The pilot (or co-pilot), I don't recall, was also an Air Cadet at that airfield, which is how he knew that it was there, a good long strip, and well maintained.

Yes, and he was a glider pilot in the air cadet program which aided to his ability to properly land the plane without engines

The pilot was a glider pilot, the first officer was an air cadet, and the field was already turned into a race track.

Yay Manitoba! Winnipeg here.

As long as we're sounding off, I grew up in Brandon. I'm over in Seattle now, though. What's the tech sector like in Winnipeg these days?

Its low key. There's a very active design community, but comparatively limited startup activity.

I'm curious if the submitter has been listening to SModcast[0]? They had a few episodes on the Gimli Glider recently.

[0] http://smodcast.com/channels/smodcast

There is an episode in the series 'Air Disasters' currently available in Netflix about this.

Terrifying to say the least.

WTF/m theshold exceeded

I hope the Americans don't use this as an excuse to stick with their old school system. I guess in one way they are closer to the Kingdom of England than us Canadians are.

In the aviation world it's really mixed. ICAO uses imperial and metric measurements for different things. Feet are used for altitude and knots for distance, but temperature is always measured in centigrade.

It's convenient to use feet because planes are stacked in 500' increments and not 152.4m increments. VFR (visual flight rules) flights are usually on the 500's (eg. 3500', 4500', etc. depending on heading) whereas IFR (instrument flight rules) flights are on the 000's (4000', 5000', etc.).

Knots are convenient because 1 knot is equal to 1 minute of 1 degree of arc on a great circle. If you're flying anywhere far away this ends up being important as a great circle is the shortest route between any two places.

Oddly enough, the metric system is useful with temperature because the standard lapse rate is 2 degrees per 1000' of altitude. So if you had to climb from 6000' to 8000' on an IFR flight plan, you would usually drop 4 degrees centigrade, which might be significant if it was raining out and it dropped below freezing. Having water on your wings and climbing up to an altitude where it's freezing is going to make you have a really bad day.

> a great circle is the shortest route between any two places

Wouldn't it be faster to adjust the heading to point directly to the destination and then fly in a straight line?

Remember that we live on a sphere (or something approximating one -- it's a sphere that bulges). A great circle route actually is a straight line, it's just that on a 2D map it looks like you're constantly turning.

After reading the whole article I'm convinced that learning metric from primary school age up would have avoided this accident.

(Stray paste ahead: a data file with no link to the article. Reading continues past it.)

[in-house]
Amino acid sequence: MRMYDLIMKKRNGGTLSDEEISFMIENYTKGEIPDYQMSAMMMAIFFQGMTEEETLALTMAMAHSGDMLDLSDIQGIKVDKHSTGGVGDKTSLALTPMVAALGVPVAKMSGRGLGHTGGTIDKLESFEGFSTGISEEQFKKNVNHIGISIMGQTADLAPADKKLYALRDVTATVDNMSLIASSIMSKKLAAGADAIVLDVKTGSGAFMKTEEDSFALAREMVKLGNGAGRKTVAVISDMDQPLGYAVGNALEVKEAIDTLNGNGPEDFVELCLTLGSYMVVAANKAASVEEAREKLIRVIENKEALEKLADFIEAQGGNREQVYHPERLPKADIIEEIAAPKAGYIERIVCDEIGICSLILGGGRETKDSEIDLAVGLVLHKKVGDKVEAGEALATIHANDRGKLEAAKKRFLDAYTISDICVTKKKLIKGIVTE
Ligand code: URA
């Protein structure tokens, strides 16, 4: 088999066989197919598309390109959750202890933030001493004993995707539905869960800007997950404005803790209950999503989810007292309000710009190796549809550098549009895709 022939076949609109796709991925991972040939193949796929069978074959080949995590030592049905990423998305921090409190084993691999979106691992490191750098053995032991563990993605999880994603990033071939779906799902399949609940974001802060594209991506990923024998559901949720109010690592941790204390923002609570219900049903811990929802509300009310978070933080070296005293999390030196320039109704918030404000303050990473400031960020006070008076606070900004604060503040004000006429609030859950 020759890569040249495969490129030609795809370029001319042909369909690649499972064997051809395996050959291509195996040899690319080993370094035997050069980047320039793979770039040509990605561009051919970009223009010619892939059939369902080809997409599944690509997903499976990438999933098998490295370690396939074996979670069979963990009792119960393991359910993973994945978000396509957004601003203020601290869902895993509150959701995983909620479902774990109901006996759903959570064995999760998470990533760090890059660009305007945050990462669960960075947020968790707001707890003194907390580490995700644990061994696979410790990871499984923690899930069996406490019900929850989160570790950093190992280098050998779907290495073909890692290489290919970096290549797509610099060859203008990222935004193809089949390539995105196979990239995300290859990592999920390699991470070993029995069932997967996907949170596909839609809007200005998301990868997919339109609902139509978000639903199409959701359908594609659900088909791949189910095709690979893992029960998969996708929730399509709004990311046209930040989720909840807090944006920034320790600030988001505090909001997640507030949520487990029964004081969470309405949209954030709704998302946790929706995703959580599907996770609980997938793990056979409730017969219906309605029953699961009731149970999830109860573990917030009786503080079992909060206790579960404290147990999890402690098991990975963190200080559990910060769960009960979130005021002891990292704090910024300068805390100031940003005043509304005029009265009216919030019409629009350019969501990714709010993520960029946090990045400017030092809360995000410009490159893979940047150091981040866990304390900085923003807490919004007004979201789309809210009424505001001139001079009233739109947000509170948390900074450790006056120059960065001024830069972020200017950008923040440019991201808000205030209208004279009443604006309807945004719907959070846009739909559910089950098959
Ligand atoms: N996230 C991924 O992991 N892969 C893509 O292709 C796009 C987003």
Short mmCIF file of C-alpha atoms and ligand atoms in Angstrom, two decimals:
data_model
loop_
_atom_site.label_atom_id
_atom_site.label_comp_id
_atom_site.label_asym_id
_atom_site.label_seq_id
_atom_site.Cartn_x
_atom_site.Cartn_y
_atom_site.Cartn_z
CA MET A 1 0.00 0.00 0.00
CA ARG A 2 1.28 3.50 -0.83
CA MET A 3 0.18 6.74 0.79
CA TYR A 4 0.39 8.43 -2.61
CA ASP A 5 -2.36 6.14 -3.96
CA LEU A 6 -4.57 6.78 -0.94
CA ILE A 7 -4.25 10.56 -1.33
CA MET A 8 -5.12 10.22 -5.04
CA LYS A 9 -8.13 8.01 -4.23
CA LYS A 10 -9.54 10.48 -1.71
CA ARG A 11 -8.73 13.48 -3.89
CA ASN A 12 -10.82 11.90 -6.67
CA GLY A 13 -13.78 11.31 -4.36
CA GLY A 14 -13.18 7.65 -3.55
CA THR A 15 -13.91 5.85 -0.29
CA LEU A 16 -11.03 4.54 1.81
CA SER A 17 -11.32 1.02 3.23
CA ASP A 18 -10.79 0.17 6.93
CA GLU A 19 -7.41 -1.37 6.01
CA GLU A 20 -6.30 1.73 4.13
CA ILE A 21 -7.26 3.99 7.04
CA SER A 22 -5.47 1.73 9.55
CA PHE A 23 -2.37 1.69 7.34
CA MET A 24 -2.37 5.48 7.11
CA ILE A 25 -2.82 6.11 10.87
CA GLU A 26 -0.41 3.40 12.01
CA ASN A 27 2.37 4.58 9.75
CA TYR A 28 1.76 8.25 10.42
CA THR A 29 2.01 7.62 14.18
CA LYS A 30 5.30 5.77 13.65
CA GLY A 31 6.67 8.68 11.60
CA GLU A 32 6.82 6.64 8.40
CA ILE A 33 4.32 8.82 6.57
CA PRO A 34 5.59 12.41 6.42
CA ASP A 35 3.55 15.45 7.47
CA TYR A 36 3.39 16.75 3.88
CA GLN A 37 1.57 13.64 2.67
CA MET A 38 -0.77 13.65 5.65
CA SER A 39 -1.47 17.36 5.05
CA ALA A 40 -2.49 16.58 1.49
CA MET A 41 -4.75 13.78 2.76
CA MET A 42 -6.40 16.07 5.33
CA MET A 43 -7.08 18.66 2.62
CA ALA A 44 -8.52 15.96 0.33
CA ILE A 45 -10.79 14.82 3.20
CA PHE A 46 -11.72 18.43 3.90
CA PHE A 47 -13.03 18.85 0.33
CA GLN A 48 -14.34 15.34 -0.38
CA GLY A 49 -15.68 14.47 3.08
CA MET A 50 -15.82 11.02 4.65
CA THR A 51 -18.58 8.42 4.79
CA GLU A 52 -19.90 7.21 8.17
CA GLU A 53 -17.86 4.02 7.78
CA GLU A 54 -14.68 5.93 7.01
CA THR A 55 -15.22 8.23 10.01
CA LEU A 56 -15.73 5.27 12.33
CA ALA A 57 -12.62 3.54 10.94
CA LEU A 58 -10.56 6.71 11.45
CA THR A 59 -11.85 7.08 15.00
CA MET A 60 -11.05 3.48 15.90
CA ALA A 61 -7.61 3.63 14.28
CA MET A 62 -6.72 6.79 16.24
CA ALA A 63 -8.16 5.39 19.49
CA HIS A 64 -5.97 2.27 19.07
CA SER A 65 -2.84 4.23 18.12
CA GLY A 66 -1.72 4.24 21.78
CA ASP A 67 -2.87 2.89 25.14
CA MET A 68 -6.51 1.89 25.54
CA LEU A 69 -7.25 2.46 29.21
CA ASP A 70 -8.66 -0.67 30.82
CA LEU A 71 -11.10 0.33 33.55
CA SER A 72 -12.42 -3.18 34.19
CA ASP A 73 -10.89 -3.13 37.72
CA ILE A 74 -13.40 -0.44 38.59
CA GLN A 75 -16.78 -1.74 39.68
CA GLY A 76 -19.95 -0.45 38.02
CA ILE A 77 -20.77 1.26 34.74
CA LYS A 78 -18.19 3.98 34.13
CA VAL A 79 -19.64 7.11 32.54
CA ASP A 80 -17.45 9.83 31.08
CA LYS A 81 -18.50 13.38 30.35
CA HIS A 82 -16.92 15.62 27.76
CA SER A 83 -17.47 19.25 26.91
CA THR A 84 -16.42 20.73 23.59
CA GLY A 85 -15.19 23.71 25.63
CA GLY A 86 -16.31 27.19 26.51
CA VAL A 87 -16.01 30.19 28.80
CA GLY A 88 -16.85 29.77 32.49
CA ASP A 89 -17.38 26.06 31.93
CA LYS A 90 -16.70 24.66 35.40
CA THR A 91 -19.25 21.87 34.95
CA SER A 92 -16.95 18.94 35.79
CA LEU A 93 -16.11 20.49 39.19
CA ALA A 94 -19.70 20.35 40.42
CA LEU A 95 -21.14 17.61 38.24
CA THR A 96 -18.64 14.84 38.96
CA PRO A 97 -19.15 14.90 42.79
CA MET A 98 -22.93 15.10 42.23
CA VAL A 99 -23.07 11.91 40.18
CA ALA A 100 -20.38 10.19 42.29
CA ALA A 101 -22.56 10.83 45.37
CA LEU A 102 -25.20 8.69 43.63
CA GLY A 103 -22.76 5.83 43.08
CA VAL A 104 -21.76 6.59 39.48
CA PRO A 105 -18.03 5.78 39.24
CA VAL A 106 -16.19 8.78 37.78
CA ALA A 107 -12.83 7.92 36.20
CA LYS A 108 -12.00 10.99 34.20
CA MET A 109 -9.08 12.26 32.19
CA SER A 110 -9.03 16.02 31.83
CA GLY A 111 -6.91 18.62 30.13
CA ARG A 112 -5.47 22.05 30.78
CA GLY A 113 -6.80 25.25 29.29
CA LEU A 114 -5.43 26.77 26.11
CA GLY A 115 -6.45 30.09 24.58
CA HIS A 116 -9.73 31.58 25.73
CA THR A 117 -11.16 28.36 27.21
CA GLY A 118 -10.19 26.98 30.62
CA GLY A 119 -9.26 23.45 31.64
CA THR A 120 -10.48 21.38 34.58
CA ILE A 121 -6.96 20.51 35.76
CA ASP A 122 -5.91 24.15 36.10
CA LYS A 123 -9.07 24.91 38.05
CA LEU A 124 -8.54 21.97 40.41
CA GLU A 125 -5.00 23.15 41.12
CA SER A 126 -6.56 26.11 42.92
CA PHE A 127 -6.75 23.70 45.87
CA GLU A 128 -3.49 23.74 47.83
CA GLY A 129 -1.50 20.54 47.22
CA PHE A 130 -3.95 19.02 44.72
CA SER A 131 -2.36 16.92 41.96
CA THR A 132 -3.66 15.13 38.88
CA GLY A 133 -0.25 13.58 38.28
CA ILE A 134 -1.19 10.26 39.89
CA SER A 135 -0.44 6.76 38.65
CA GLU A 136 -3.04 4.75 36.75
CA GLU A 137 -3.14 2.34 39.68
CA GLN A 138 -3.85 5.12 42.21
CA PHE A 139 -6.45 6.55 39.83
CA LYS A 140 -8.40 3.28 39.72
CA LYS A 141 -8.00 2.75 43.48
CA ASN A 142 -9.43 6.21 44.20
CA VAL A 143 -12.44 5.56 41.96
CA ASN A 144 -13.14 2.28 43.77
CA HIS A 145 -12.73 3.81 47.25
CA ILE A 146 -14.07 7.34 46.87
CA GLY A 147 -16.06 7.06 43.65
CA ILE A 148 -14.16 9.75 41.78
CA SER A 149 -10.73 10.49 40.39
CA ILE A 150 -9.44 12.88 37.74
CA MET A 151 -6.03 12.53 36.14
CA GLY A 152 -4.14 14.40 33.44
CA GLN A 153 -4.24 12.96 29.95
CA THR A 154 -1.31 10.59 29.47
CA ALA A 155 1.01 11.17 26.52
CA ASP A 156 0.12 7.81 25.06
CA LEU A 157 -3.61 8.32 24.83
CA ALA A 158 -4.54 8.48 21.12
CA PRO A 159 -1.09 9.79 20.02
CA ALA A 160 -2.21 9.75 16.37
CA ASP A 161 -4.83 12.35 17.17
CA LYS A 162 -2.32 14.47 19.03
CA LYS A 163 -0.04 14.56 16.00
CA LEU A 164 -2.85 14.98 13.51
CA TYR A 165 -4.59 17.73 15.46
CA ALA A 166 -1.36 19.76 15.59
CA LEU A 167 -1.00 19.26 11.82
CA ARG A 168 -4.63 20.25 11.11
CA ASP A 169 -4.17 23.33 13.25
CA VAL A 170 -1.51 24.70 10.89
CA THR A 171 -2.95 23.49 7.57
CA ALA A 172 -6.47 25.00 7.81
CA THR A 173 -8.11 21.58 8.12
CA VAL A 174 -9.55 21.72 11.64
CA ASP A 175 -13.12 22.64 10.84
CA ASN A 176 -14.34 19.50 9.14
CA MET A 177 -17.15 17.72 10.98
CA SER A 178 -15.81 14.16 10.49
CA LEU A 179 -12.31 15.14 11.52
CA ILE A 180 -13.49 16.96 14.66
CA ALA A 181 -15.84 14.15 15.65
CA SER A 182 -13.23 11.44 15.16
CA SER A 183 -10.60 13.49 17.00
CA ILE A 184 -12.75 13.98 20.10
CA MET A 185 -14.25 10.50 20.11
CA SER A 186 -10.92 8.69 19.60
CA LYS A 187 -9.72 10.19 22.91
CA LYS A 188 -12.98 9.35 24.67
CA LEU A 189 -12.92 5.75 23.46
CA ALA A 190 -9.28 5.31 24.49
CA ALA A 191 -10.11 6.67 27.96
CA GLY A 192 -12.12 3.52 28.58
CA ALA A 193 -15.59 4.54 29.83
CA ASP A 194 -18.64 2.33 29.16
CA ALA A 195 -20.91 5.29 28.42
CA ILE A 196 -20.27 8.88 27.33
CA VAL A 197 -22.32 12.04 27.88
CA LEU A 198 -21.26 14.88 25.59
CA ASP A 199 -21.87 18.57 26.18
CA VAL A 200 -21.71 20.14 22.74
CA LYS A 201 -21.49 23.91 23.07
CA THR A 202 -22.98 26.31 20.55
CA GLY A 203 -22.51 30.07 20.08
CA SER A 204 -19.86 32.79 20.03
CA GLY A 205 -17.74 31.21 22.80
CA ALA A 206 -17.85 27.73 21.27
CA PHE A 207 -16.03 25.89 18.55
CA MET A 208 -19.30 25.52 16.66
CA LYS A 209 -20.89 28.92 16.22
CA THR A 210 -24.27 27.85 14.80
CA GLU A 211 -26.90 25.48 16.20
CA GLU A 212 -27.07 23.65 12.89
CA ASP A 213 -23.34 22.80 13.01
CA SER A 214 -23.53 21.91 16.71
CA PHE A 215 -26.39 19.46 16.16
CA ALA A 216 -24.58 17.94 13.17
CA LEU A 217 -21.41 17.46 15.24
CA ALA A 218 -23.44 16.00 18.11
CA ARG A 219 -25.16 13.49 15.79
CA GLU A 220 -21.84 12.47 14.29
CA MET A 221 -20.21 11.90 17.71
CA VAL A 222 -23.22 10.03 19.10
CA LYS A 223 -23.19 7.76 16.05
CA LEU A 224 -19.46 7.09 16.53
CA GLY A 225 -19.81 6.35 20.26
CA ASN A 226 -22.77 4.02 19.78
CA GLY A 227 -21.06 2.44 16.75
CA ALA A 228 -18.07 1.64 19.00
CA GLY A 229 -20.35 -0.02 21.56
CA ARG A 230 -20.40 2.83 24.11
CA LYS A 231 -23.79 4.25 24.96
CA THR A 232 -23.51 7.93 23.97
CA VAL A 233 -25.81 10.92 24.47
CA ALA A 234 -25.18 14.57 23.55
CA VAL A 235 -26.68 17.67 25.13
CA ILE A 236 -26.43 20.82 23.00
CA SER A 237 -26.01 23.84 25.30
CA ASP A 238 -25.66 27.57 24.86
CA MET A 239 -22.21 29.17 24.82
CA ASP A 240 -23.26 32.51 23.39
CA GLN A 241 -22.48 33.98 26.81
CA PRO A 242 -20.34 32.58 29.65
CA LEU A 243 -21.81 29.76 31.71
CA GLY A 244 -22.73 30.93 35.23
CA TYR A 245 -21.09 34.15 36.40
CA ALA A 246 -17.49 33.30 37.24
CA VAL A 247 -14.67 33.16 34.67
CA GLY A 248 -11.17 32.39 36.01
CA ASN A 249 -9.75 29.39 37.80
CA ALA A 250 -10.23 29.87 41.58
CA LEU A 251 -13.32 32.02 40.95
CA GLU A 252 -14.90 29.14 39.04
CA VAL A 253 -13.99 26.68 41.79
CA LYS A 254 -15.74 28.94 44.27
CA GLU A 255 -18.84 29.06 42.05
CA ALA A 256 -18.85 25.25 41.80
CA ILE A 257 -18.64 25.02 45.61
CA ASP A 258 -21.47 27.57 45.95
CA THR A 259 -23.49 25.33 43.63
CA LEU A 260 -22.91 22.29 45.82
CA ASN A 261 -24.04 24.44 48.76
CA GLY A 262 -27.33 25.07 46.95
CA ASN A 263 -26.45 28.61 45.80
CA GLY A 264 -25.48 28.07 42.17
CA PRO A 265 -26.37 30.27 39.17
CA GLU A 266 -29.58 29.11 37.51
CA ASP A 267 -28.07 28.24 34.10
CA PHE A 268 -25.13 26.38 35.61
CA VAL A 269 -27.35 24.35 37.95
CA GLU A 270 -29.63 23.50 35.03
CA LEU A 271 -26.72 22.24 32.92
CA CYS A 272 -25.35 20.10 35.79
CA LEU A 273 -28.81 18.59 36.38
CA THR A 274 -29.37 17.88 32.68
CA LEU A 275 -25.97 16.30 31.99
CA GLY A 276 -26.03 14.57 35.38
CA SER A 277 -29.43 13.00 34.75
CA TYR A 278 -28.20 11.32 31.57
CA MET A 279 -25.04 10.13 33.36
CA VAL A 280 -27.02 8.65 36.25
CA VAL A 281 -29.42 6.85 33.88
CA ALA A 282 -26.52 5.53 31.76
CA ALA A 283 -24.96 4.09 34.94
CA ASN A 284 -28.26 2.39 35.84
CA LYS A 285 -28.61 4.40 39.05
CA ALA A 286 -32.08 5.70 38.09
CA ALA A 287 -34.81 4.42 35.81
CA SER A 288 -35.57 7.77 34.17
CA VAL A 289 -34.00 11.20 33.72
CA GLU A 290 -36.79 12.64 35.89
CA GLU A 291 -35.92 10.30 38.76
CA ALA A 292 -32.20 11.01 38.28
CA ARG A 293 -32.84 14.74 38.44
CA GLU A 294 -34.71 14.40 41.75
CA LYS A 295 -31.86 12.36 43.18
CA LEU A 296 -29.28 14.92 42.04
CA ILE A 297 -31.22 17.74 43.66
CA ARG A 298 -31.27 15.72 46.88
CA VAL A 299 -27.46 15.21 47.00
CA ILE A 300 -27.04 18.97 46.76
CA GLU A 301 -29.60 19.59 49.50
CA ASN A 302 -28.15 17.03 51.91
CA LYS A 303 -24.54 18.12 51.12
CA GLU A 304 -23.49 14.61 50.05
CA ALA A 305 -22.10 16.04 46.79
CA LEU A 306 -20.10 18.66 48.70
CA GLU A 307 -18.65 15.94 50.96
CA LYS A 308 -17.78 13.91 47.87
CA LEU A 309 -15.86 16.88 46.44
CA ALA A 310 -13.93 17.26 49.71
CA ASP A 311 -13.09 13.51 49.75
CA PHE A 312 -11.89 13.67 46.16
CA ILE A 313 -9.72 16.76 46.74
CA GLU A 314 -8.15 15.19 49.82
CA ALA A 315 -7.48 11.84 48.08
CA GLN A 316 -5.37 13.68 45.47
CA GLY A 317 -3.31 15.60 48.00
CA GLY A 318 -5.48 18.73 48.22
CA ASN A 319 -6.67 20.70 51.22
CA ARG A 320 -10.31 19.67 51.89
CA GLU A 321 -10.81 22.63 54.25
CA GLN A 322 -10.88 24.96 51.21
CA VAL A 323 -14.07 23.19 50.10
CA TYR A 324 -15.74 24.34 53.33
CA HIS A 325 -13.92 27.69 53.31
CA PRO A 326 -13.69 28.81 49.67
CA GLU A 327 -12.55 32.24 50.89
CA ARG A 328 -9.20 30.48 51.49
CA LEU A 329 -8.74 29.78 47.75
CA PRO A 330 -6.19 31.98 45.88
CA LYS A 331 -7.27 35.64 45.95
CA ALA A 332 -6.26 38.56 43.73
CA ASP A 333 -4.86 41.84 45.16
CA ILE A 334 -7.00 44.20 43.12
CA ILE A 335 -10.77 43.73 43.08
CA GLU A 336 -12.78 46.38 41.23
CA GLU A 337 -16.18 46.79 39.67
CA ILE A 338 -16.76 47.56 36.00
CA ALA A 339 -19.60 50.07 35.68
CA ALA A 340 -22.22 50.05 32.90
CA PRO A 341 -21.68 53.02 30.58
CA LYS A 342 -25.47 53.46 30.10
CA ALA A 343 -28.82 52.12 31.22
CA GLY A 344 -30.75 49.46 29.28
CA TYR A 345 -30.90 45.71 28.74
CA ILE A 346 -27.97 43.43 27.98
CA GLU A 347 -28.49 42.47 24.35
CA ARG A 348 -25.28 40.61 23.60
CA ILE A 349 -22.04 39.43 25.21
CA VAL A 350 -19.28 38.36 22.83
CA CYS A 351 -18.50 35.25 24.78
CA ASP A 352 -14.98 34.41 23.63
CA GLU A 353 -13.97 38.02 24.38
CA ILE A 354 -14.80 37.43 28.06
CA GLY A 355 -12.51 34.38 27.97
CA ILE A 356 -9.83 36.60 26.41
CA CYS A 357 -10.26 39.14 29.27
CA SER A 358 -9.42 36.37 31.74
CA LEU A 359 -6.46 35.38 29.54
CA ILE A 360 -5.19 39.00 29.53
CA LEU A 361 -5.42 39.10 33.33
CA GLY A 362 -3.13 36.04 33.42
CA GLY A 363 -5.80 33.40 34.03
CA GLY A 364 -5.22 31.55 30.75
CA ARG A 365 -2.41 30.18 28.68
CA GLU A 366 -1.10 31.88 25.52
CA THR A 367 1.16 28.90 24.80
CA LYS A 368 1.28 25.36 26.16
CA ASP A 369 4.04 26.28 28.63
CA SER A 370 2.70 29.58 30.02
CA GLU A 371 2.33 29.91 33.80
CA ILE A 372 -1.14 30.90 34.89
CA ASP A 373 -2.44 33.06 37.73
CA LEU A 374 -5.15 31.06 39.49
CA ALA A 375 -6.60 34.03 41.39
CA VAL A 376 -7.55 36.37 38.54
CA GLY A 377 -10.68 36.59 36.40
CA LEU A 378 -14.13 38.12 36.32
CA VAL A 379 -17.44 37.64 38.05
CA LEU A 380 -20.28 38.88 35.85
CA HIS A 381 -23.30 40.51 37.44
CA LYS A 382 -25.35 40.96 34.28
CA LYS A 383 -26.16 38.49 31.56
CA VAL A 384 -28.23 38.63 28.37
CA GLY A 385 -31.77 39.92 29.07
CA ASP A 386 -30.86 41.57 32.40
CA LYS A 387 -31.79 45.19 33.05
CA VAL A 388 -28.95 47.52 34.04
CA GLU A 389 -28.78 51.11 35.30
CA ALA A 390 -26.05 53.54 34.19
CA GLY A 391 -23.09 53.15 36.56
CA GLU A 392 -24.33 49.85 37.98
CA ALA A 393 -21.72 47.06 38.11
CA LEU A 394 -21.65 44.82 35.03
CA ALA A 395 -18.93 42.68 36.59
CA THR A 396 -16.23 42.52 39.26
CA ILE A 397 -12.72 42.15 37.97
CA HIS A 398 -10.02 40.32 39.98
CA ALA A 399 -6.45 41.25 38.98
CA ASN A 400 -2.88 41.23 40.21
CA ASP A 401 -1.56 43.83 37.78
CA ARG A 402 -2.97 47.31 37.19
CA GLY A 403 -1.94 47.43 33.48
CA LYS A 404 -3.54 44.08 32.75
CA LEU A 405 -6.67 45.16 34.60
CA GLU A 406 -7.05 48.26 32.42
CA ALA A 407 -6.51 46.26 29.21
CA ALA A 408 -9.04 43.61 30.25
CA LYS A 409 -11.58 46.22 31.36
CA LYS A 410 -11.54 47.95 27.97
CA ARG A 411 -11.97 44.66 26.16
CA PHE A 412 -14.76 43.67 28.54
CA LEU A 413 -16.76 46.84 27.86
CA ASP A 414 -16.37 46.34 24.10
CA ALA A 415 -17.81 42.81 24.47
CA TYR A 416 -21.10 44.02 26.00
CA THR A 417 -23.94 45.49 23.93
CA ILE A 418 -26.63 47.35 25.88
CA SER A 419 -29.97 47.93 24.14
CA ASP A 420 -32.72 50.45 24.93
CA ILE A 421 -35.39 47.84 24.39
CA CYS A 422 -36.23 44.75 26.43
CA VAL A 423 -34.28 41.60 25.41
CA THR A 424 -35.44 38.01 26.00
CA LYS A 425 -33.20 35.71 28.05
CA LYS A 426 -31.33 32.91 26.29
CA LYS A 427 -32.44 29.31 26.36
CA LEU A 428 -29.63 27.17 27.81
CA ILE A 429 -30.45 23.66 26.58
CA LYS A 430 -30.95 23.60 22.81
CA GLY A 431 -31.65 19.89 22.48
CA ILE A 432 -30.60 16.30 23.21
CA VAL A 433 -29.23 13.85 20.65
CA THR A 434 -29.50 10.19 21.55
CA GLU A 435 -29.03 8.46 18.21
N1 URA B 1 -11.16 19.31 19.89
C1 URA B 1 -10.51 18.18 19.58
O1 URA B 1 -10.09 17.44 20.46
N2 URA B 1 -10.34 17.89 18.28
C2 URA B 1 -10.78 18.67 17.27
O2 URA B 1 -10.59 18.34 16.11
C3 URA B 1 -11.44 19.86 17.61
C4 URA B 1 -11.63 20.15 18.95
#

"In this case, the weight of a litre (known as "specific gravity") was 0.803 kg. (...) Between the ground crew and pilots, they arrived at an incorrect conversion factor of 1.77, the weight of a litre of fuel in pounds."

See, here's where metric system sanity checks become relevant, that are simply not possible with imperial because nothing is compatible with each other.

In metric, I just know, without any conversion factors to memorize, that 1kg water equals 1l at room temperature. Everyone with high school education should also know that gasoline products are lighter. Now I can do a sanity check - since the weight of one liter should be less than 1kg, there's no way 1.77 is right. If two well educated people do this math, at least one of them should see the mistake.

Although imperial measurements are used in the UK in legal situations (mph/yards to next junction etc), they're actually almost never used in engineering fields. In fact, I'd say that Canadian engineers use imperial measurements far more than UK ones do. The influence of the US?

China uses metric. Just wait a decade or two...

I really can't wait for us to start using a sane system. While we're at it, could we also start writing our dates in a sane way? Putting the month before the year is beyond ridiculous.

Is there a "news" element to this link (since the name of this site is "Hacker News")?

Otherwise, it's an interesting story and it makes a good lesson, but I've been hearing it, now, for almost twenty years...

From the guidelines (http://ycombinator.com/newsguidelines.html):

On-Topic: Anything that good hackers would find interesting. That includes more than hacking and startups. If you had to reduce it to a sentence, the answer might be: anything that gratifies one's intellectual curiosity.